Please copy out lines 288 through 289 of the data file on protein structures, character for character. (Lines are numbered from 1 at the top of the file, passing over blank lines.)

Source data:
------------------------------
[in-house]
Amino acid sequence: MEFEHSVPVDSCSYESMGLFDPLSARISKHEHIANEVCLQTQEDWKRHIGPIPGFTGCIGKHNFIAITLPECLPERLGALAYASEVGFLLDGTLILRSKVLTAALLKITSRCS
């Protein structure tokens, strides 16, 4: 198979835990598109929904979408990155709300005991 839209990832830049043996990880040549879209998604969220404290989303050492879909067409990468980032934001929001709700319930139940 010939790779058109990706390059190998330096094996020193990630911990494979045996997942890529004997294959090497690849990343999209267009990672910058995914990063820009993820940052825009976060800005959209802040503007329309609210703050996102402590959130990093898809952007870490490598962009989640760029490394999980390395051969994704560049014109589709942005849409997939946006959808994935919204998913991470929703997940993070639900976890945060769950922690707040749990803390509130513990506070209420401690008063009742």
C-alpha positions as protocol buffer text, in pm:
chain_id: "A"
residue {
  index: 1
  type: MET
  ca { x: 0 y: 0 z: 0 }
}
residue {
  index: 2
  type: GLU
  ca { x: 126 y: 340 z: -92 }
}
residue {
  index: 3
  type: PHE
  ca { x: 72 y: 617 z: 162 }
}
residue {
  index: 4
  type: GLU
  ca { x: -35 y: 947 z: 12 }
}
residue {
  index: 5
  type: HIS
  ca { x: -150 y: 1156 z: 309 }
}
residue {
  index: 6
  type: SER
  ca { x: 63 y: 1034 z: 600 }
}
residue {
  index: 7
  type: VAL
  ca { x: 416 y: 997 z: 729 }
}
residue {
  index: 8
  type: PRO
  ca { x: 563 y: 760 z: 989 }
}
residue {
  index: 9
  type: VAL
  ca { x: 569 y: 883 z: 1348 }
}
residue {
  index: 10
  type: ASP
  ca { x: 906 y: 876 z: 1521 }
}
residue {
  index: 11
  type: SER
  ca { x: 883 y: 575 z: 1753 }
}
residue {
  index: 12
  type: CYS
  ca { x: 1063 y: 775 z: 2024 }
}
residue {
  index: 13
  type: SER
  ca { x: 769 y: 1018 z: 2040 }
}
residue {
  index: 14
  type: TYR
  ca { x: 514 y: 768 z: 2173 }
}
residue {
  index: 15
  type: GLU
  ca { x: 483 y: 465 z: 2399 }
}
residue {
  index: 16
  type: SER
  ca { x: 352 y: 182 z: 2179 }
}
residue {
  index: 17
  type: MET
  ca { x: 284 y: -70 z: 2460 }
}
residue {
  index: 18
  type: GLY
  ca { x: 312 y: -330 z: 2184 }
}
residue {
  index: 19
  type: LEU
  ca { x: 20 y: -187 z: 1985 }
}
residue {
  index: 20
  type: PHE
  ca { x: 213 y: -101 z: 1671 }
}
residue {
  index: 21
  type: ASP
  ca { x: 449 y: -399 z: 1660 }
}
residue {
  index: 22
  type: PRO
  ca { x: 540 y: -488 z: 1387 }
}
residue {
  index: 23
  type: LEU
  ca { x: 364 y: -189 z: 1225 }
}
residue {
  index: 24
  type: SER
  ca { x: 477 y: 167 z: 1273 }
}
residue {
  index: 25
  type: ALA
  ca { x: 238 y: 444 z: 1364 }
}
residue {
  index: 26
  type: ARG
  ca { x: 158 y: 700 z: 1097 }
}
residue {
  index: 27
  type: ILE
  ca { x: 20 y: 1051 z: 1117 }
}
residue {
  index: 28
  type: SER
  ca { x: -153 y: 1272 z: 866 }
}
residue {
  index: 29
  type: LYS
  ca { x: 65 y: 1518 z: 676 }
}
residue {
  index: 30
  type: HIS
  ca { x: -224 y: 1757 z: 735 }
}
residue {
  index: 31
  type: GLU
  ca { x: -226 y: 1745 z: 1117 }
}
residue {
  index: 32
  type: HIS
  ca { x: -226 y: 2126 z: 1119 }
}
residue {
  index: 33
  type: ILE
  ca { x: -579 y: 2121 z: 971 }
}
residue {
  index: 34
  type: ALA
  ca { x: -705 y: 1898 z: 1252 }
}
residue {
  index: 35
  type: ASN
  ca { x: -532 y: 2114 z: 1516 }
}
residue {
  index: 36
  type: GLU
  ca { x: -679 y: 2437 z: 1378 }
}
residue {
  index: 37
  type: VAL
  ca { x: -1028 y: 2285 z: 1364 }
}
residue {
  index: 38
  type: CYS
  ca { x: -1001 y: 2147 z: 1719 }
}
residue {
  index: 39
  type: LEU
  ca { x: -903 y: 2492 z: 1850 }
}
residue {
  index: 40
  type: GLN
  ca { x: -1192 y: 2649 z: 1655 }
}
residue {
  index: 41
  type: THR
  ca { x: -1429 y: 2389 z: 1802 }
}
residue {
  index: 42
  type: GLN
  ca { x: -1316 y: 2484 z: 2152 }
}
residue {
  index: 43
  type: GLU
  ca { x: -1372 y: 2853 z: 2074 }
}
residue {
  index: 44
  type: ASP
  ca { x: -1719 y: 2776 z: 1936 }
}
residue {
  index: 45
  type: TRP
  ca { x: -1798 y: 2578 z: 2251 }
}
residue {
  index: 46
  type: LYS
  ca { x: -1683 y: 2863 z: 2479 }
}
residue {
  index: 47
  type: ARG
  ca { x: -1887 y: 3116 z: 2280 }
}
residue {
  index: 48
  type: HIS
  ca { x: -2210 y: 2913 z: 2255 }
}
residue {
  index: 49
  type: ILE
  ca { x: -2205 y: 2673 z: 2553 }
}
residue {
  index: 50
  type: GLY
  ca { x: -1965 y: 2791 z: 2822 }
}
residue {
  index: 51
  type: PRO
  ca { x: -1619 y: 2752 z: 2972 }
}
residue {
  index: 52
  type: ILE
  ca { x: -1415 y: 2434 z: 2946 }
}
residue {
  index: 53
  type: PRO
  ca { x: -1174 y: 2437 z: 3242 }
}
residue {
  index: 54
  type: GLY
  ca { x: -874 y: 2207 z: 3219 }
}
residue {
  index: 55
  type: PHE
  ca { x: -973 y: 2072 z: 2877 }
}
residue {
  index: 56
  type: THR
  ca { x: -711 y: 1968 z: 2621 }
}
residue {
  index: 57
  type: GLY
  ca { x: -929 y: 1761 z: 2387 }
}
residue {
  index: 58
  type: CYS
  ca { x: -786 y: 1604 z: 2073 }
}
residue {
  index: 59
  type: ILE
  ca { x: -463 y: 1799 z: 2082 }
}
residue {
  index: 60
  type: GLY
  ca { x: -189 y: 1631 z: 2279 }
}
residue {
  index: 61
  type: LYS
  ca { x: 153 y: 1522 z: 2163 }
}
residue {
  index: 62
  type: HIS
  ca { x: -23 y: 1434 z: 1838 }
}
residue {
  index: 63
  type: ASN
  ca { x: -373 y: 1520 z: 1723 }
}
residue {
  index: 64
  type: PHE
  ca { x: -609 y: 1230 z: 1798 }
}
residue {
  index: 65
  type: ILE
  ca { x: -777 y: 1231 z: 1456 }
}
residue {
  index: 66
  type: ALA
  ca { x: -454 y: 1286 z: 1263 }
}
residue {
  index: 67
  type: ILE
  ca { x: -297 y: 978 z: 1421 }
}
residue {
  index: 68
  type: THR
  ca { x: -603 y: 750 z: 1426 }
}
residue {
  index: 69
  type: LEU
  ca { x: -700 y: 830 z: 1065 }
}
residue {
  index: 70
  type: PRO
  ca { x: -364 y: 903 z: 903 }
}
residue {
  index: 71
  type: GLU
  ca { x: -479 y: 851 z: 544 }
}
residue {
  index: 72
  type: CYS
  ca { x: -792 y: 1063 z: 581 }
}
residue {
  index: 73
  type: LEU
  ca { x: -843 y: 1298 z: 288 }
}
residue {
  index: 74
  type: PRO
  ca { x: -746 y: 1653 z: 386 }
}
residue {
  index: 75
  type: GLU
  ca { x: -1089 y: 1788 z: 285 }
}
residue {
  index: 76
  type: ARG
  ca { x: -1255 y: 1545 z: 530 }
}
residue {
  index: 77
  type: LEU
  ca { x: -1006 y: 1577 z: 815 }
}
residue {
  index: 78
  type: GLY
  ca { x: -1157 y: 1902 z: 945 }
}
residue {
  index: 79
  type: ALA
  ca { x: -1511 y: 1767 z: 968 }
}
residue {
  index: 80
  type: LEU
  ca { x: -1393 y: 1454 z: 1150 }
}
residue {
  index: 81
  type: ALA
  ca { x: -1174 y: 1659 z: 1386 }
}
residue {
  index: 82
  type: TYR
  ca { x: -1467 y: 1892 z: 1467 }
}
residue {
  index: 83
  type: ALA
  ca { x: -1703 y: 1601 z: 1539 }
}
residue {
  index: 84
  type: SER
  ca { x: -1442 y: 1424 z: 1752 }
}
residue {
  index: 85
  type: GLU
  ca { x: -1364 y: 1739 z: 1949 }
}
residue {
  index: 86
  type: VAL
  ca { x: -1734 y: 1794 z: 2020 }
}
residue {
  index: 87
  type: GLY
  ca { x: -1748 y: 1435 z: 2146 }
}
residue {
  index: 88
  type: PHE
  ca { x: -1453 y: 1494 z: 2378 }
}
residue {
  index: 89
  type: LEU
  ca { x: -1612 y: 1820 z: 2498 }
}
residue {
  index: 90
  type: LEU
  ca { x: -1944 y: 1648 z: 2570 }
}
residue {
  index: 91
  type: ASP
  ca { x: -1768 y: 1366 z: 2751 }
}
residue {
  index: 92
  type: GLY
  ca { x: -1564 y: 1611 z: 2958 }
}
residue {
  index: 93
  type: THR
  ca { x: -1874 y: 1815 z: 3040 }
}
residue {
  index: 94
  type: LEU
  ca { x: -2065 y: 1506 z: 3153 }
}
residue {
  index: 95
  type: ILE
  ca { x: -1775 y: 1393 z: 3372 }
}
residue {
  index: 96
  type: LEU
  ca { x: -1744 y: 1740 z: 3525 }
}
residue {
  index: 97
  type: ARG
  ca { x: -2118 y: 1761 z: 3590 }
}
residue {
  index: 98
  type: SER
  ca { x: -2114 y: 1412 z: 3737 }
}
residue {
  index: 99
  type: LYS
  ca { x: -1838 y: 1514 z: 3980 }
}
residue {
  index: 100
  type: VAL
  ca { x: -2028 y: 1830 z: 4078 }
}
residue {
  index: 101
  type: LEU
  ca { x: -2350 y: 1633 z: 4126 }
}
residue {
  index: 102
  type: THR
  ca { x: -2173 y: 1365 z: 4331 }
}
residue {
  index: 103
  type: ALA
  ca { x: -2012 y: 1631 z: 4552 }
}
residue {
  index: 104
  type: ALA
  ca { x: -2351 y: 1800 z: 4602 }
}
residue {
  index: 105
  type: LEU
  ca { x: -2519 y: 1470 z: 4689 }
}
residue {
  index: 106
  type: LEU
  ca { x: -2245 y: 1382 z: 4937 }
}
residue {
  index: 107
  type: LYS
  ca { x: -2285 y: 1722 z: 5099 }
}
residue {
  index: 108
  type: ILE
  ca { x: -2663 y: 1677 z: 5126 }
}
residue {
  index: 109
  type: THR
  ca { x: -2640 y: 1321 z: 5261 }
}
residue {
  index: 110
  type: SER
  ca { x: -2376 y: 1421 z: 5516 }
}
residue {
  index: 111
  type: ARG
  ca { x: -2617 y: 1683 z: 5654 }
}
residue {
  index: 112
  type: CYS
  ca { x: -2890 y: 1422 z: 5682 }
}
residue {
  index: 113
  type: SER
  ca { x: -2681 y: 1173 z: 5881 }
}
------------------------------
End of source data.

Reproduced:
  type: GLY
  ca { x: -929 y: 1761 z: 2387 }